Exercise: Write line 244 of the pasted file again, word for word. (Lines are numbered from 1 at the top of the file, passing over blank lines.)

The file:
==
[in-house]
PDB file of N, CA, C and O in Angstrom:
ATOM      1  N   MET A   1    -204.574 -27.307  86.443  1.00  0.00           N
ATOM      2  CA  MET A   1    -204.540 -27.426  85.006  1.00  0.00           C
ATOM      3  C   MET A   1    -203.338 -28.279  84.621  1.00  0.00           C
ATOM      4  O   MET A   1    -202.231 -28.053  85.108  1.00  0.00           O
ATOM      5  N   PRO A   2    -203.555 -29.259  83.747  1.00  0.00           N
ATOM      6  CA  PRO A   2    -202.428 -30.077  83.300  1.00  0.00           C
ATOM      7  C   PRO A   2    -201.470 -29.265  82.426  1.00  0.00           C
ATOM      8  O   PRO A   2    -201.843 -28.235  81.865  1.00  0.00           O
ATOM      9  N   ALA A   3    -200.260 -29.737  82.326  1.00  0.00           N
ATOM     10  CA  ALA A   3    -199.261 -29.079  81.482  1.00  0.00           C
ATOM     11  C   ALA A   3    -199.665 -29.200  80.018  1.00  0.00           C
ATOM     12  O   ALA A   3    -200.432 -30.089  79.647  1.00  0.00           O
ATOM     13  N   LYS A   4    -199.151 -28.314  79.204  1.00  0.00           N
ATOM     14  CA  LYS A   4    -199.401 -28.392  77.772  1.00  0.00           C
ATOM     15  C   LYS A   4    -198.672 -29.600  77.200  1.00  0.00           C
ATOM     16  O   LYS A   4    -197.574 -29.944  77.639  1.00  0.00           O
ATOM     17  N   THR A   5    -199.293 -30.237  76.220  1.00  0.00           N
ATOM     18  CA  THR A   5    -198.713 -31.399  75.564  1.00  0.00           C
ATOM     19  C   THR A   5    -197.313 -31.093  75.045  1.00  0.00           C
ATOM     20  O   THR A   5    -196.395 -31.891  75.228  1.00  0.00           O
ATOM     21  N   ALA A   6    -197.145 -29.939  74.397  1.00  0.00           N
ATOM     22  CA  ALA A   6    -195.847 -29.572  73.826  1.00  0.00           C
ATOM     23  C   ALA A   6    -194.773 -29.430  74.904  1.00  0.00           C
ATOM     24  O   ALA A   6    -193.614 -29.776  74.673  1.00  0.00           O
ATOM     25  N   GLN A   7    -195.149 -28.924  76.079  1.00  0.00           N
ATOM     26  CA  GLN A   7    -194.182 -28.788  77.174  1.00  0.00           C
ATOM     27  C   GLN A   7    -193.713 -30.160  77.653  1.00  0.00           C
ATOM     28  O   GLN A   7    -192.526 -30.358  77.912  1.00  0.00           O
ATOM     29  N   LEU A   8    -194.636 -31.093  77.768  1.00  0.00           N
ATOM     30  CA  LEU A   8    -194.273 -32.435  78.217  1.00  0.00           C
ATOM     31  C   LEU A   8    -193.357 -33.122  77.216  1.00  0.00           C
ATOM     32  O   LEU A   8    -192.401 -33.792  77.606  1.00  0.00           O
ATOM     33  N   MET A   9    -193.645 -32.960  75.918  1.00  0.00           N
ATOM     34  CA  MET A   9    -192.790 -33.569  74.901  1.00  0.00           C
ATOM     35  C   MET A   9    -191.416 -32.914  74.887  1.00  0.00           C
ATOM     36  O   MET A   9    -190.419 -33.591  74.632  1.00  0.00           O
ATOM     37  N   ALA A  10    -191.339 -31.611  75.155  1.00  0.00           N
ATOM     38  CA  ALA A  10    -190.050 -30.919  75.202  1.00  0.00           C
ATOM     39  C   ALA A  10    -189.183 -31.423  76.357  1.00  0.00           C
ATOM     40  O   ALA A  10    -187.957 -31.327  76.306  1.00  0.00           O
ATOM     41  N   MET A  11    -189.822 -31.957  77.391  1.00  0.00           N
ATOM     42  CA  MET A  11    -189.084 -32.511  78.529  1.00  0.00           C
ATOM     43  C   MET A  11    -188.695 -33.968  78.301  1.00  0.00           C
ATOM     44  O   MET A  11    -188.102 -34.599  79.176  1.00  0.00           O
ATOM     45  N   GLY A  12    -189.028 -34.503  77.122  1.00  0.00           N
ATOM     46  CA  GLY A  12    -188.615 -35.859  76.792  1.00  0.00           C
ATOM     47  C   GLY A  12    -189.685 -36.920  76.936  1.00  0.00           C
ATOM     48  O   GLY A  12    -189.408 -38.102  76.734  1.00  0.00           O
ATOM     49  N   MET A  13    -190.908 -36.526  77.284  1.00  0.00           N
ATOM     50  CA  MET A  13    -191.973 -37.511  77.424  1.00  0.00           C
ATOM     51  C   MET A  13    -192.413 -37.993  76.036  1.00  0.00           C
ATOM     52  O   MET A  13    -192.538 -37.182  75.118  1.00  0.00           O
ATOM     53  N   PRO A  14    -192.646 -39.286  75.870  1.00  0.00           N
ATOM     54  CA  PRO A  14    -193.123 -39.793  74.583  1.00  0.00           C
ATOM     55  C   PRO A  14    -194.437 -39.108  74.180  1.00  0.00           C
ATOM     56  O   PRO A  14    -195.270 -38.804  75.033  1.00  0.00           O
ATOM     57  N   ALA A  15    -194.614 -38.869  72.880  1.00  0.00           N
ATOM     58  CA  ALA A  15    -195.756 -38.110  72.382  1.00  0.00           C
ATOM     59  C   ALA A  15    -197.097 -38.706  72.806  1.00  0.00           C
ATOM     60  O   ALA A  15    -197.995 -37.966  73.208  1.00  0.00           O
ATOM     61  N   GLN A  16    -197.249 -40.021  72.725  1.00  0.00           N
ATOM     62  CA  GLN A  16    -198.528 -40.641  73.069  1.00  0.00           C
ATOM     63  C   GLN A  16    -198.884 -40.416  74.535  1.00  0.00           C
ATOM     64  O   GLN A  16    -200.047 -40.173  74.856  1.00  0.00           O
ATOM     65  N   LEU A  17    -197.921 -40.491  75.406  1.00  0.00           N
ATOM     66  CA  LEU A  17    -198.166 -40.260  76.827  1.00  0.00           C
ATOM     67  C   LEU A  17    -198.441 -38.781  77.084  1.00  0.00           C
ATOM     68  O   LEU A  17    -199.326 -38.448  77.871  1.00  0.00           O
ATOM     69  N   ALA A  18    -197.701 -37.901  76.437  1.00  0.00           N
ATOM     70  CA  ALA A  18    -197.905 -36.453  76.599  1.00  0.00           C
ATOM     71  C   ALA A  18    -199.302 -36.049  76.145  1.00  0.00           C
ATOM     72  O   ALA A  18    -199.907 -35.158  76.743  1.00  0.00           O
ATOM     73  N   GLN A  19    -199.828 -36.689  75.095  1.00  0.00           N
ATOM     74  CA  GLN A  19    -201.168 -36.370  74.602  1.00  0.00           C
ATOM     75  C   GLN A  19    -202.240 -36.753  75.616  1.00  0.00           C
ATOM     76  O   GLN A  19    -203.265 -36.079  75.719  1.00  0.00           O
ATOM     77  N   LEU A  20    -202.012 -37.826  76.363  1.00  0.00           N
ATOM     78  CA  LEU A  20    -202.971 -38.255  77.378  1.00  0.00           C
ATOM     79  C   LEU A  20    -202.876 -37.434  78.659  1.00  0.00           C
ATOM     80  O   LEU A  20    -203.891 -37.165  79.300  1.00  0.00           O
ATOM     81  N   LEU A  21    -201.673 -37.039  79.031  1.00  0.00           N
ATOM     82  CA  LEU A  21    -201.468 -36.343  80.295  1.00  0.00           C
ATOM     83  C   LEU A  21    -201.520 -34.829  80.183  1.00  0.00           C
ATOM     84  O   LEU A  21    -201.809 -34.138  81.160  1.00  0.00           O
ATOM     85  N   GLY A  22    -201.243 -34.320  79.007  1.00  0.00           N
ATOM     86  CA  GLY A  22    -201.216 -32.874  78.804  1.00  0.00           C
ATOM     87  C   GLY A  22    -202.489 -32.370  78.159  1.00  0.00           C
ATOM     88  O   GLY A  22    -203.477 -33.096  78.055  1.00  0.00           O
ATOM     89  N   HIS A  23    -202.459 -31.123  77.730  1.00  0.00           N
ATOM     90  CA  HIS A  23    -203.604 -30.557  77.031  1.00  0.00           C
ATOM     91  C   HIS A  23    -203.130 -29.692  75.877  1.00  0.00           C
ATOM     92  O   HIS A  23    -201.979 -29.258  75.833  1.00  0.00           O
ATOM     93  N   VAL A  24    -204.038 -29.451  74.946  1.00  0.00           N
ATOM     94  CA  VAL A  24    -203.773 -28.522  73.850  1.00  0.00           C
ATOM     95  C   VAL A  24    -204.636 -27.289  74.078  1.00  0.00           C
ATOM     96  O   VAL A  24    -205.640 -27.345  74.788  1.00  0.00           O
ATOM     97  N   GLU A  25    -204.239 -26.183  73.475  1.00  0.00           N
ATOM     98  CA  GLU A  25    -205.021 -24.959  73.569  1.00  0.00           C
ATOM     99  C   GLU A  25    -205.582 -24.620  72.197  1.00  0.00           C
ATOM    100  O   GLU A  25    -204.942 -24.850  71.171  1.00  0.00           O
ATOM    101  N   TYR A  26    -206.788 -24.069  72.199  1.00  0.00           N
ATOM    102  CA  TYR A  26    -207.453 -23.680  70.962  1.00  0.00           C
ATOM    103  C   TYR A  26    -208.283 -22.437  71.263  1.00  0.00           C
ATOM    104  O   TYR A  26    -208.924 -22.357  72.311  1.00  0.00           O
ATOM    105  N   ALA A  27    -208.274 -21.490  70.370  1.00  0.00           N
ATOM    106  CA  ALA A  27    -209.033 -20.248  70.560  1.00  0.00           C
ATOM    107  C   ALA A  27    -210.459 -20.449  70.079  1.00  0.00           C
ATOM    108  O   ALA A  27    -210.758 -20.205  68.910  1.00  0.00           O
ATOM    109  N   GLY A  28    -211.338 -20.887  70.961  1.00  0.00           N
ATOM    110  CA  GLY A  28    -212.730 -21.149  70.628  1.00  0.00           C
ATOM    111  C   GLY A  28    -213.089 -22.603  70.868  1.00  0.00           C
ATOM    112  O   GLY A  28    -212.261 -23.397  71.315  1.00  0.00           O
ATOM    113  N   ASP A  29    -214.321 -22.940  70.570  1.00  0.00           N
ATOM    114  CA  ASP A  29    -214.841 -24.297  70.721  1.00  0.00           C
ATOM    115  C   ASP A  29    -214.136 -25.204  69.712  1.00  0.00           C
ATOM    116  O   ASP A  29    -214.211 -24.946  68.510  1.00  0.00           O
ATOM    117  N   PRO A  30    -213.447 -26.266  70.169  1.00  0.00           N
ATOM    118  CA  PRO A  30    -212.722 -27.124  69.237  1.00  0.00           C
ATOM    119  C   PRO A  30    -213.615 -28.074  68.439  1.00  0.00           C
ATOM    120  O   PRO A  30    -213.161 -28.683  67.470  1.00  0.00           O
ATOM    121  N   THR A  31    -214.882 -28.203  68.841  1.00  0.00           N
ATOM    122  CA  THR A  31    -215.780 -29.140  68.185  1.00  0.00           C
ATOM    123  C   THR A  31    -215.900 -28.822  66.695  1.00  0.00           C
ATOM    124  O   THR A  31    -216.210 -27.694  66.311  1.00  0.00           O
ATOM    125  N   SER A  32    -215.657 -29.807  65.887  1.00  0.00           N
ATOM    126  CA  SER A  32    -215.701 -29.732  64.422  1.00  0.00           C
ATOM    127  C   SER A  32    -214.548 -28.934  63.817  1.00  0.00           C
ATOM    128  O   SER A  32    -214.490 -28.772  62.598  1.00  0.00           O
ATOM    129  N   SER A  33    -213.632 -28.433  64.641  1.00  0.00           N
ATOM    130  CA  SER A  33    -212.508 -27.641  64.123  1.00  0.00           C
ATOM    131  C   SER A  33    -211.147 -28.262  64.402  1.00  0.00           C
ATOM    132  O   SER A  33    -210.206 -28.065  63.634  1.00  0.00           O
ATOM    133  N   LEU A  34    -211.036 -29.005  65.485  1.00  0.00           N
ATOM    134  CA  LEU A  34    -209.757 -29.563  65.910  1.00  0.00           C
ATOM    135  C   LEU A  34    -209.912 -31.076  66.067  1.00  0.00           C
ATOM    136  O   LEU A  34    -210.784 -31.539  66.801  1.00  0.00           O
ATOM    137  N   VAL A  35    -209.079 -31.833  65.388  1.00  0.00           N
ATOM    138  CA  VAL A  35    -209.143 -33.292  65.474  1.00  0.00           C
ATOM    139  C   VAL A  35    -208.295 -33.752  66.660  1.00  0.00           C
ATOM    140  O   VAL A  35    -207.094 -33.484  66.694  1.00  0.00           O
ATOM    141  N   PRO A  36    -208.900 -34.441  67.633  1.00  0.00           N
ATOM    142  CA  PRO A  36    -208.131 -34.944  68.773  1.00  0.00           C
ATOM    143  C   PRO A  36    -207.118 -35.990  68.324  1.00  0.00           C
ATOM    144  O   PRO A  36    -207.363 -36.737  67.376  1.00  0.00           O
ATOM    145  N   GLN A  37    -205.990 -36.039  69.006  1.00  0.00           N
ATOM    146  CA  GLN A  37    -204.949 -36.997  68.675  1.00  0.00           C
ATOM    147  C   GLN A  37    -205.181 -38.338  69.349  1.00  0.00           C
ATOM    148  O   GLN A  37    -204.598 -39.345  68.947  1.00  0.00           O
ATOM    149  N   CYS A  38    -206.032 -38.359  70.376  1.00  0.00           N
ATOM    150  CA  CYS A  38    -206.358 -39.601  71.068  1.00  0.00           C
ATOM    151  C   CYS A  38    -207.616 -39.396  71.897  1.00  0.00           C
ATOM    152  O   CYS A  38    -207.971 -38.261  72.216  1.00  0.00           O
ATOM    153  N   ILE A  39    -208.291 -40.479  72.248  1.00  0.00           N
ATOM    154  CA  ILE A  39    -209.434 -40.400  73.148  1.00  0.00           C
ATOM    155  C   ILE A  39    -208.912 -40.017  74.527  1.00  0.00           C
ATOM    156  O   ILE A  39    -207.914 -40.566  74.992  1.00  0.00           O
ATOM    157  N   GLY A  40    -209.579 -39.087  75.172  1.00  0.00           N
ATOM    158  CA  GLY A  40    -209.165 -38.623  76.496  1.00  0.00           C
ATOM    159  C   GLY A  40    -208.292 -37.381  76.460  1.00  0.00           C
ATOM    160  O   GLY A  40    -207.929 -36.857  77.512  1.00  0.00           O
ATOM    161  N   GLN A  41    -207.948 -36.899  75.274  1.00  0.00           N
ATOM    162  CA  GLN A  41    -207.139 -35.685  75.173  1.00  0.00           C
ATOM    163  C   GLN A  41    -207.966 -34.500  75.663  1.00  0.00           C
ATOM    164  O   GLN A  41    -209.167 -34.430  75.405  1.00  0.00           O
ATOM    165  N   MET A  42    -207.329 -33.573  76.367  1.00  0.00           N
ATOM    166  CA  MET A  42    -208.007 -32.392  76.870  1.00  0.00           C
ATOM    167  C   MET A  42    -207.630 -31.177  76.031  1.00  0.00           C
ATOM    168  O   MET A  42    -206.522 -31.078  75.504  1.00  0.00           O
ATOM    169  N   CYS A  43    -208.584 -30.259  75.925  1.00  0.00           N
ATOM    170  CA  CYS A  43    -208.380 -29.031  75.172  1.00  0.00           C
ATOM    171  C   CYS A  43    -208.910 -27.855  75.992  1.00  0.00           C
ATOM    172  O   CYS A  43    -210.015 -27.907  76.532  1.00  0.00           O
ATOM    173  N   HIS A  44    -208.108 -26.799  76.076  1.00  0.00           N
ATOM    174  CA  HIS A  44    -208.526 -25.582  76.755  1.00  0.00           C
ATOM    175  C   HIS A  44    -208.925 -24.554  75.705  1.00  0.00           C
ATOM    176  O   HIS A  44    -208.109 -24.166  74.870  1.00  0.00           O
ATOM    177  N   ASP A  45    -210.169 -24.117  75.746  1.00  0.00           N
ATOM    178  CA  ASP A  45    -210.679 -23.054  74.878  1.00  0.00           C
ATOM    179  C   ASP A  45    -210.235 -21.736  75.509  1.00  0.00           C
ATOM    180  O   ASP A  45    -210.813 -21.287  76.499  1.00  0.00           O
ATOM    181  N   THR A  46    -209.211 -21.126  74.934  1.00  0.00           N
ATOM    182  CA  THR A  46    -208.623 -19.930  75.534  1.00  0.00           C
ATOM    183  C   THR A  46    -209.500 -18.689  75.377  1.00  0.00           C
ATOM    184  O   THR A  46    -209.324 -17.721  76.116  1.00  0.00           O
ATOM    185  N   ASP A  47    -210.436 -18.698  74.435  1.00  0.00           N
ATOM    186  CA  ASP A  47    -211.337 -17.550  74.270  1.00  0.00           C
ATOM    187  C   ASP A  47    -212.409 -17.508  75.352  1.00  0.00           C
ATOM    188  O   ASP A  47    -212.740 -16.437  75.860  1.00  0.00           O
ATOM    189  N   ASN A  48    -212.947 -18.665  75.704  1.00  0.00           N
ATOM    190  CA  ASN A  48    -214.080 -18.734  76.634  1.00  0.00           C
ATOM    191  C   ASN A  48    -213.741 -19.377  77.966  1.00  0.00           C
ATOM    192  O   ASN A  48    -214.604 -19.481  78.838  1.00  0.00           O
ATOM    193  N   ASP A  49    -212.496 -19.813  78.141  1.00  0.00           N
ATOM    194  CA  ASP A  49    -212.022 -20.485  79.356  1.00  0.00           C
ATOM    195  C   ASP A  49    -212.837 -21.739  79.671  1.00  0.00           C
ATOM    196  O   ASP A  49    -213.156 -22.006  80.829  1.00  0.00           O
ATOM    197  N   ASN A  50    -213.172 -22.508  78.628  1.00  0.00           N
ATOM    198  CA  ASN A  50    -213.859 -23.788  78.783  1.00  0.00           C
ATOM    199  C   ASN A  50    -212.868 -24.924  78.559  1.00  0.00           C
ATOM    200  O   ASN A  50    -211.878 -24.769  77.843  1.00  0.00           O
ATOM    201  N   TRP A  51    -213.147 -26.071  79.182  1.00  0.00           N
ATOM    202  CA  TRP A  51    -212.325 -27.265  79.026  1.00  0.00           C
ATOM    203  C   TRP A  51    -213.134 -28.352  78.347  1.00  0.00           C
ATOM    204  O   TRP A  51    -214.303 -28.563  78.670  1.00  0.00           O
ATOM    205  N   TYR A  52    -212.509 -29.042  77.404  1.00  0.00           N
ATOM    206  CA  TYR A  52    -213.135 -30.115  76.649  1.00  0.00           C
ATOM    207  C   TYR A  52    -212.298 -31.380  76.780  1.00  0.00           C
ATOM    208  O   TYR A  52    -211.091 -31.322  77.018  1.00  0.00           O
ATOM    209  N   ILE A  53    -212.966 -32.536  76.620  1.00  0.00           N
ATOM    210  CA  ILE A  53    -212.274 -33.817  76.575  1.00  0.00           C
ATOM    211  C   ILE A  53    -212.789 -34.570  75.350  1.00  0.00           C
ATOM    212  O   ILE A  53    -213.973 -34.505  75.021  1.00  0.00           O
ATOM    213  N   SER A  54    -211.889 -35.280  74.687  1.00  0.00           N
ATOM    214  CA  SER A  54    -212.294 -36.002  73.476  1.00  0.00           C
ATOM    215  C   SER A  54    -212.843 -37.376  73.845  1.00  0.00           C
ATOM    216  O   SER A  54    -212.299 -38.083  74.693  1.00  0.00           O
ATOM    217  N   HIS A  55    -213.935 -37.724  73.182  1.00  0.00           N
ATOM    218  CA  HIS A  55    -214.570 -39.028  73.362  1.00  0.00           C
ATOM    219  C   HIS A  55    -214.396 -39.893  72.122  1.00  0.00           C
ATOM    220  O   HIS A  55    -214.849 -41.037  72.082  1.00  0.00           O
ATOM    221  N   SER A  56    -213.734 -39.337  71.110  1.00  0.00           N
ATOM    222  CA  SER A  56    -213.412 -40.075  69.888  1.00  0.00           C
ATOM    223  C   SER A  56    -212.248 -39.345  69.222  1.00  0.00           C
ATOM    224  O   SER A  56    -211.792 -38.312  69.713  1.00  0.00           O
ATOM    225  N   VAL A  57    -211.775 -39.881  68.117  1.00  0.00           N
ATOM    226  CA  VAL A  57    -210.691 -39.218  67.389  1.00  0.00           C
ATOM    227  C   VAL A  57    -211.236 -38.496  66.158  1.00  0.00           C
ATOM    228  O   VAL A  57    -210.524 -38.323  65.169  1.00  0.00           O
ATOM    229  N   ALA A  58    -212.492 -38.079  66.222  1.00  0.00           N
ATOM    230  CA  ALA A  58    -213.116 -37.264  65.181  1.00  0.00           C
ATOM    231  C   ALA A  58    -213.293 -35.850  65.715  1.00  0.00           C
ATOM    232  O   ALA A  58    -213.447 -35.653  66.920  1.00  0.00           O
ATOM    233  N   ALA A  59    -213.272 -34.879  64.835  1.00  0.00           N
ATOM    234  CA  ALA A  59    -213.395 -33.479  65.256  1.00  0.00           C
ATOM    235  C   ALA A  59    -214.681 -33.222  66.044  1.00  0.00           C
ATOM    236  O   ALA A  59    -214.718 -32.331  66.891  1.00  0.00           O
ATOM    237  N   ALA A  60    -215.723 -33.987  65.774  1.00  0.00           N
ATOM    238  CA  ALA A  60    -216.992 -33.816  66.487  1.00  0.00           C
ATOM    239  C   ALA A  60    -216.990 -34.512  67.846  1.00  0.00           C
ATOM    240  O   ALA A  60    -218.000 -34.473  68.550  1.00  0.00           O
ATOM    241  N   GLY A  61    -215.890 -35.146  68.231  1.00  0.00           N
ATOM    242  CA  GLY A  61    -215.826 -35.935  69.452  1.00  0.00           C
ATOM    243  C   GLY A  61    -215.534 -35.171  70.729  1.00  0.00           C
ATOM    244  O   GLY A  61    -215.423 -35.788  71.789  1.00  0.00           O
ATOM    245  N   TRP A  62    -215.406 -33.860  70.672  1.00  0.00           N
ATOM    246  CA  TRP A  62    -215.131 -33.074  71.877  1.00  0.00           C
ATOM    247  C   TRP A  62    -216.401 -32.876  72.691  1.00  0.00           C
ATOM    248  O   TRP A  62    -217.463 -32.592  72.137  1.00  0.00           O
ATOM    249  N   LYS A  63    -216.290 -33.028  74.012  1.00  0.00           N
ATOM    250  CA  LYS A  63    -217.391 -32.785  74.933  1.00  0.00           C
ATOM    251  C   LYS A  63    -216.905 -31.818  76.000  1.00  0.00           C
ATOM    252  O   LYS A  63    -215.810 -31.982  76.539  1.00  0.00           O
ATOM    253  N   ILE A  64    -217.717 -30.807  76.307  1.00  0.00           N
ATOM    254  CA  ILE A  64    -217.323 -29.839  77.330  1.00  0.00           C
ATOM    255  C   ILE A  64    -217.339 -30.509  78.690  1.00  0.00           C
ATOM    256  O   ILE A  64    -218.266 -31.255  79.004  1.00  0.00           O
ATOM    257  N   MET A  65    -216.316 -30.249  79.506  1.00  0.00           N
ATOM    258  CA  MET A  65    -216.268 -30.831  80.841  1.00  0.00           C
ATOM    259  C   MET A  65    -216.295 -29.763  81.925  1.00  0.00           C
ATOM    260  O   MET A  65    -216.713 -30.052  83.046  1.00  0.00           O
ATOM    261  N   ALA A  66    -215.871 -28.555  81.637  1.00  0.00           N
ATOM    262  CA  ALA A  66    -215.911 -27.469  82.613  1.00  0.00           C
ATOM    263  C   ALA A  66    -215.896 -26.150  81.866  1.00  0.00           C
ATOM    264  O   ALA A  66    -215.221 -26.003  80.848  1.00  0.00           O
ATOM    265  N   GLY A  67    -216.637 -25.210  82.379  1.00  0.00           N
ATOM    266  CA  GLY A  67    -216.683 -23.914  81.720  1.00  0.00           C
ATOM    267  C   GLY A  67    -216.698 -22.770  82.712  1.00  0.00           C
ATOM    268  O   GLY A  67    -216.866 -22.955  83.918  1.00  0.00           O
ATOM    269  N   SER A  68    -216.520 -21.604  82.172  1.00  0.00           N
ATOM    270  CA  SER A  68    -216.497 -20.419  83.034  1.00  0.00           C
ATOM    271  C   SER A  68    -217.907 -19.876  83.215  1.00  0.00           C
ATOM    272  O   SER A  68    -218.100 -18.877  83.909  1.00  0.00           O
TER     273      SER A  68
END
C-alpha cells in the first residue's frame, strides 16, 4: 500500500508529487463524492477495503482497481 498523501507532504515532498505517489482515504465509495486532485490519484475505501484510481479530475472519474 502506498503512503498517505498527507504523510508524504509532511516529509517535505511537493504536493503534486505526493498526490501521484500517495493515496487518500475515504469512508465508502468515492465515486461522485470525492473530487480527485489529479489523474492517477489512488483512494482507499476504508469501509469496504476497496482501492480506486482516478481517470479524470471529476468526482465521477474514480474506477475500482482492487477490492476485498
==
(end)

ATOM    242  CA  GLY A  61    -215.826 -35.935  69.452  1.00  0.00           C